The other products in short supply include butter (!) in the UK, because of a “chronic shortage of suitably-qualified farmworkers" … mustard in France because of "extreme weather and drought (that) have crushed the mustard seed supply inside and outside France … bread in Lebanon because of a lack of wheat exports from Ukraine … tea in Pakistan ("low foreign currency reserves needed to pay for imported tea") … eggs in Australia ("lingering impacts of the coronavirus pandemic, which disrupted supply chains, and winter weather that means fewer eggs are being laid by free range chickens") … grain in Somalia (Ukraine export shortages)  … and soba noodles in Japan (Ukraine again).

    KC's View:

    We told you about the imminent Sriracha sauce shortage here on MNB a couple of months ago, and I've noticed that my local Stew Leonard's no longer is selling it.  Which isn't a problem for me, since I bought a bunch of bottles and stashed them in my basement.  No Sriracha shortage in the Coupe household!

    Published on: August 19, 2022

    WABI-TV News reports that Ahold Delhaize-owned Hannaford Supermarkets has created a "Groceries to Grades tuition reimbursement program that "offers associates more than $5,000 dollars in tuition funds annually.  Full time workers are eligible for up to $5,250 dollars.  Part-time associates can receive up to $2,000 based on average hours worked."

    According to the story, "The money can be used at any accredited college or university, with additional tuition discounts available at partner universities within Hannaford’s network, including Husson University, the Roux Institute at Northeastern University, Thomas College and the University of Southern Maine."

    The announcement says that "as part of the new program, Hannaford has partnered with the education benefits online platform Workforce Edge to streamline and simplify the process for submitting tuition reimbursement requests."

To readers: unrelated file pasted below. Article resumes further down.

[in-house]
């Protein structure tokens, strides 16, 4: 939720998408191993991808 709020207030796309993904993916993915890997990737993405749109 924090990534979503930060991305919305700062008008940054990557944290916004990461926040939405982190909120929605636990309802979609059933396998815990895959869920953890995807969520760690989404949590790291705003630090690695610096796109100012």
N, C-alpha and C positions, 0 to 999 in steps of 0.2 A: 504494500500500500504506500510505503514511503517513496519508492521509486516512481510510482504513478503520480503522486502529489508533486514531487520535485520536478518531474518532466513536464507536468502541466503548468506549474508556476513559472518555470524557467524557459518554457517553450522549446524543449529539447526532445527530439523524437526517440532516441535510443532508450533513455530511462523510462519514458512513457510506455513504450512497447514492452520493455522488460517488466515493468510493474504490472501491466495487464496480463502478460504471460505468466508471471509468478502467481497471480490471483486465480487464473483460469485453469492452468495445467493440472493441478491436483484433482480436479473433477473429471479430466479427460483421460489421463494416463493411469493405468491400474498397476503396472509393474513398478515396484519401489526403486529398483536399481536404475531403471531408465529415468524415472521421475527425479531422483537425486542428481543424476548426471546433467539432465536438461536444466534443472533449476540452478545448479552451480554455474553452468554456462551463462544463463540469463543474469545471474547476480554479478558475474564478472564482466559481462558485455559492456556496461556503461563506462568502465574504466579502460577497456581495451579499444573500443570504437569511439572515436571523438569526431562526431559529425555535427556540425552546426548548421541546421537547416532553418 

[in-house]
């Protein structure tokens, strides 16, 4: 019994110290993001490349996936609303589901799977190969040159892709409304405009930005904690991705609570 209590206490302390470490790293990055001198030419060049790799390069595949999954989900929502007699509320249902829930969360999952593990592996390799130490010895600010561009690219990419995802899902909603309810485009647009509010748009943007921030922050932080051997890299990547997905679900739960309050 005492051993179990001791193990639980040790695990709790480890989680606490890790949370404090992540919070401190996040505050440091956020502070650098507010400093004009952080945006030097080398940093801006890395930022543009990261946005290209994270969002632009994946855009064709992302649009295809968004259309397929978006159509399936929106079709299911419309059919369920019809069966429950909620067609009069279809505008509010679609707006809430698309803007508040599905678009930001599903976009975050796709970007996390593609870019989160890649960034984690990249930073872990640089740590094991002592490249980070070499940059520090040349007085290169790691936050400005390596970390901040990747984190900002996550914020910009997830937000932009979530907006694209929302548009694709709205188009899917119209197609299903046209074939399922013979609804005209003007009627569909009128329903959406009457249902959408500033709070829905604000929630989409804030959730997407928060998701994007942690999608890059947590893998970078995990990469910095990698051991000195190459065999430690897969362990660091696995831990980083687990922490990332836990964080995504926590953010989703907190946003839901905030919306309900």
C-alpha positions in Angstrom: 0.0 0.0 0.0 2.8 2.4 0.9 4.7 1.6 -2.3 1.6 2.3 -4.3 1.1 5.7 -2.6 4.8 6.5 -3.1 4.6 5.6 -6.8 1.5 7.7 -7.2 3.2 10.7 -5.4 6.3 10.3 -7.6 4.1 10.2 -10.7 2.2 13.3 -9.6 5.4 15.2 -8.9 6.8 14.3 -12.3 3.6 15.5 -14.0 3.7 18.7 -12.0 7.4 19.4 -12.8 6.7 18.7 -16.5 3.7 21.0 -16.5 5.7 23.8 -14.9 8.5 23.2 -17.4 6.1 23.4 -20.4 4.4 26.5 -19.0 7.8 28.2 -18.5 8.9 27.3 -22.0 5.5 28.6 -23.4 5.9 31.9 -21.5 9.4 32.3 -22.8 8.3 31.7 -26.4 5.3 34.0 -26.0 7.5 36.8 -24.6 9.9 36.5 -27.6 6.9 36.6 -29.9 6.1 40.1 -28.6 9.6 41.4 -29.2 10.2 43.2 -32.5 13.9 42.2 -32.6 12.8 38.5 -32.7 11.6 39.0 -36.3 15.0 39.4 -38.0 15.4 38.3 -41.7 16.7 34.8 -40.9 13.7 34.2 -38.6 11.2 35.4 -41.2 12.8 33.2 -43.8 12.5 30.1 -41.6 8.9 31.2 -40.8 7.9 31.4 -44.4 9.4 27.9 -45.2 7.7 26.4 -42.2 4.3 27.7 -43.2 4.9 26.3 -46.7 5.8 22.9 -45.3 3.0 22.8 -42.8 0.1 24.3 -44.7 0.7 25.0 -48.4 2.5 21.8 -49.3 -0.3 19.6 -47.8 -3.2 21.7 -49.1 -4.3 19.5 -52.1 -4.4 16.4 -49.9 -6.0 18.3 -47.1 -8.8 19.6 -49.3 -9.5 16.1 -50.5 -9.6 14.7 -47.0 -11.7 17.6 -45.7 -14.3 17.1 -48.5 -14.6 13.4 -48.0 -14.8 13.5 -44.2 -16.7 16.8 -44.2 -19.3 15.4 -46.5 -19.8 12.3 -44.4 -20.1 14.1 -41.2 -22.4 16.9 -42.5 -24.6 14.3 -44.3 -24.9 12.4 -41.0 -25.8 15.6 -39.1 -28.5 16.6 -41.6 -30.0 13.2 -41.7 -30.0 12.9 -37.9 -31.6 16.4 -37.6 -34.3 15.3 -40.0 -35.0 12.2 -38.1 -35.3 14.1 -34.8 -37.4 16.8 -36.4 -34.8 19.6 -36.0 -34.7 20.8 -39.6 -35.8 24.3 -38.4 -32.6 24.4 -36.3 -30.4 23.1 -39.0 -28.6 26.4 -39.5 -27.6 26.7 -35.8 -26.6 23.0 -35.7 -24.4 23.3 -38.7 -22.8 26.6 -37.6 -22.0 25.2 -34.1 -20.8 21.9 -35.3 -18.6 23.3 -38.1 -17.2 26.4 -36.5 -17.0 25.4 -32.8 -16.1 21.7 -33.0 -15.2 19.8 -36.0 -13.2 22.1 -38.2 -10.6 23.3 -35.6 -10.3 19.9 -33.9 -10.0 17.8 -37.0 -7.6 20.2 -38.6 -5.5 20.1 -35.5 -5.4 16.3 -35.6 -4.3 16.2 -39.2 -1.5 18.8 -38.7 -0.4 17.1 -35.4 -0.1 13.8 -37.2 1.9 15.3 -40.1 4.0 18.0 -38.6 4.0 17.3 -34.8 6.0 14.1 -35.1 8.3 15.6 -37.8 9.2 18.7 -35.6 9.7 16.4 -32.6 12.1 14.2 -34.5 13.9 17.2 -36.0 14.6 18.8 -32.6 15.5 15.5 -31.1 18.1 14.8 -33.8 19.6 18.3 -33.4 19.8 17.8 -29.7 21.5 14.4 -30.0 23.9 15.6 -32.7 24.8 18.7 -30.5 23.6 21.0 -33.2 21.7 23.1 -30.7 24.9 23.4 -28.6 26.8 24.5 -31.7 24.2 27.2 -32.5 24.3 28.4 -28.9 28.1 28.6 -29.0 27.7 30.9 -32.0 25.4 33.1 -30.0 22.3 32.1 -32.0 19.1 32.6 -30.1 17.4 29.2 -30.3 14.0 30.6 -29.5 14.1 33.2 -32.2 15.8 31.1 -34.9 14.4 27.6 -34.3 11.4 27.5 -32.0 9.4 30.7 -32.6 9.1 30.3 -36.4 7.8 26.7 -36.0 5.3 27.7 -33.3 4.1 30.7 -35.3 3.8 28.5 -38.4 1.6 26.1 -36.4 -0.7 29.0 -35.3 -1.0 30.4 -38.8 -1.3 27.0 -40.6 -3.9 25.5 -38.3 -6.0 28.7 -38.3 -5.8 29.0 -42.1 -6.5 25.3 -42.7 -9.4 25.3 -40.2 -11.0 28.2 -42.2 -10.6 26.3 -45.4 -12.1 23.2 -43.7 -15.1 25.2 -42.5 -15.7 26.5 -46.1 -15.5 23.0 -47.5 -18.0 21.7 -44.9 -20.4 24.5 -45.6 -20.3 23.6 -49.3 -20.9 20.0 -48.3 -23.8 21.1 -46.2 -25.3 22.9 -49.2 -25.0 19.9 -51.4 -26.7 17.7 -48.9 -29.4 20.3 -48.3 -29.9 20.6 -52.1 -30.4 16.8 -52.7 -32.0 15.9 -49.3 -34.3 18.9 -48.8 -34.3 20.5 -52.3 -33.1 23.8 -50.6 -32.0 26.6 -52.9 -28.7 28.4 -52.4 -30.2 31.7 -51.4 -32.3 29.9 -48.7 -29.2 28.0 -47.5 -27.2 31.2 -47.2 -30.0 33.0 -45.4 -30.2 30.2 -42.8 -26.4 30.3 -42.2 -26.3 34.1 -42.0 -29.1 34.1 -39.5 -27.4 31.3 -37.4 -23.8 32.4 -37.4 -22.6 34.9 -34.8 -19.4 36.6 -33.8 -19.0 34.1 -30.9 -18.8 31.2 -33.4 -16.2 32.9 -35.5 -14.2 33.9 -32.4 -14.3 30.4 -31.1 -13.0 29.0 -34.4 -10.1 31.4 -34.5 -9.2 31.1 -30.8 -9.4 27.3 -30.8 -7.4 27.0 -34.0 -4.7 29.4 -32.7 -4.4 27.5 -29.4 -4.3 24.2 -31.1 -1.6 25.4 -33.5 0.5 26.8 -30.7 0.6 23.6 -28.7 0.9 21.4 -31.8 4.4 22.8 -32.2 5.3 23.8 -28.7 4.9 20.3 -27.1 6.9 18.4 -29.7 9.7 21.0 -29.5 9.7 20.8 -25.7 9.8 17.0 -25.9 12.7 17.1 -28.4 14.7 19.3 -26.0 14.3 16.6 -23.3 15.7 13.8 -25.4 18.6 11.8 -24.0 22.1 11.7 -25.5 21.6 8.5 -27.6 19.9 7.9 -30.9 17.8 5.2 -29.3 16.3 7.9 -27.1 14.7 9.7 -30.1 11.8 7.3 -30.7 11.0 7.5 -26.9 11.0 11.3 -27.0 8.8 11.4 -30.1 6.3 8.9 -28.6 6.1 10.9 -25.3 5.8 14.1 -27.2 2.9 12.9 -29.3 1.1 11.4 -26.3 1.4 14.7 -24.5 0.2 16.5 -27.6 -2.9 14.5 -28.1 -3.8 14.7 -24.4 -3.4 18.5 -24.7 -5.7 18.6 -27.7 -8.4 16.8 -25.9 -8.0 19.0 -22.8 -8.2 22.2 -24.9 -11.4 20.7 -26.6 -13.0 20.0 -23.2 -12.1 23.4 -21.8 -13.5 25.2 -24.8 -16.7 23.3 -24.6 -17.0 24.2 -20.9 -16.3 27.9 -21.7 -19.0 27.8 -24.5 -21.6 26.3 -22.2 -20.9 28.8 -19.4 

KC's View:

    Tuition reimbursement isn't going to be relevant to everyone, but for those people who have student loans, a benefit like this can be an enormous incentive to stay with a company.  Good job, Hannaford.

    Published on: August 19, 2022

    •  From the New York Times:

    "A federal judge on Thursday ordered Starbucks to reinstate seven employees who were fired in February after they spearheaded efforts to unionize the branch in Memphis where they worked.

    "The workers, who refer to themselves as the Memphis Seven, were fired after the company said they violated safety and security policies. Judge Sheryl H. Lipman of the U.S. District Court for the Western District of Tennessee gave Starbucks five days to rehire the employees in response to the lawsuit filed by M. Kathleen McKinney, the regional director of the National Labor Relations Board.

    "Jennifer Abruzzo, the labor board’s general counsel, described the decision as “a crucial step in ensuring that these workers, and all Starbucks workers, can freely exercise their right to join together to improve their working conditions and form a union.”

    Starbucks promised to appeal the ruling, saying in a statement, "“These individuals violated numerous policies and failed to maintain a secure work environment and safety standards. Interest in a union does not exempt partners from following policies that are in place to protect partners, our customers and the communities we serve.”

    Published on: August 19, 2022

    With brief, occasional, italicized and sometimes gratuitous commentary…

    •  From the Associated Press:

    "Slightly fewer Americans filed for unemployment benefits last week as the labor market continues to stand out as one of the strongest segments of the US economy.

    "Applications for jobless aid for the week ending August 13 fell by 2,000 to 250,000, the Labor Department reported Thursday. Last week’s number, which raised some eyebrows, was revised down by 10,000.

    "The four-week average for claims, which evens out some of the week-to-week volatility, fell by 2,750 to 246,750.

    "The number of Americans collecting traditional unemployment benefits increased by 7,000 the week that ended August 6, to 1.43 million. That’s the most since early April."



    •  The Philadelphia Inquirer has a story about a new Grocery Outlet franchise opening in North Philadelphia, serving as "one of the linchpins of a neighborhood’s revival."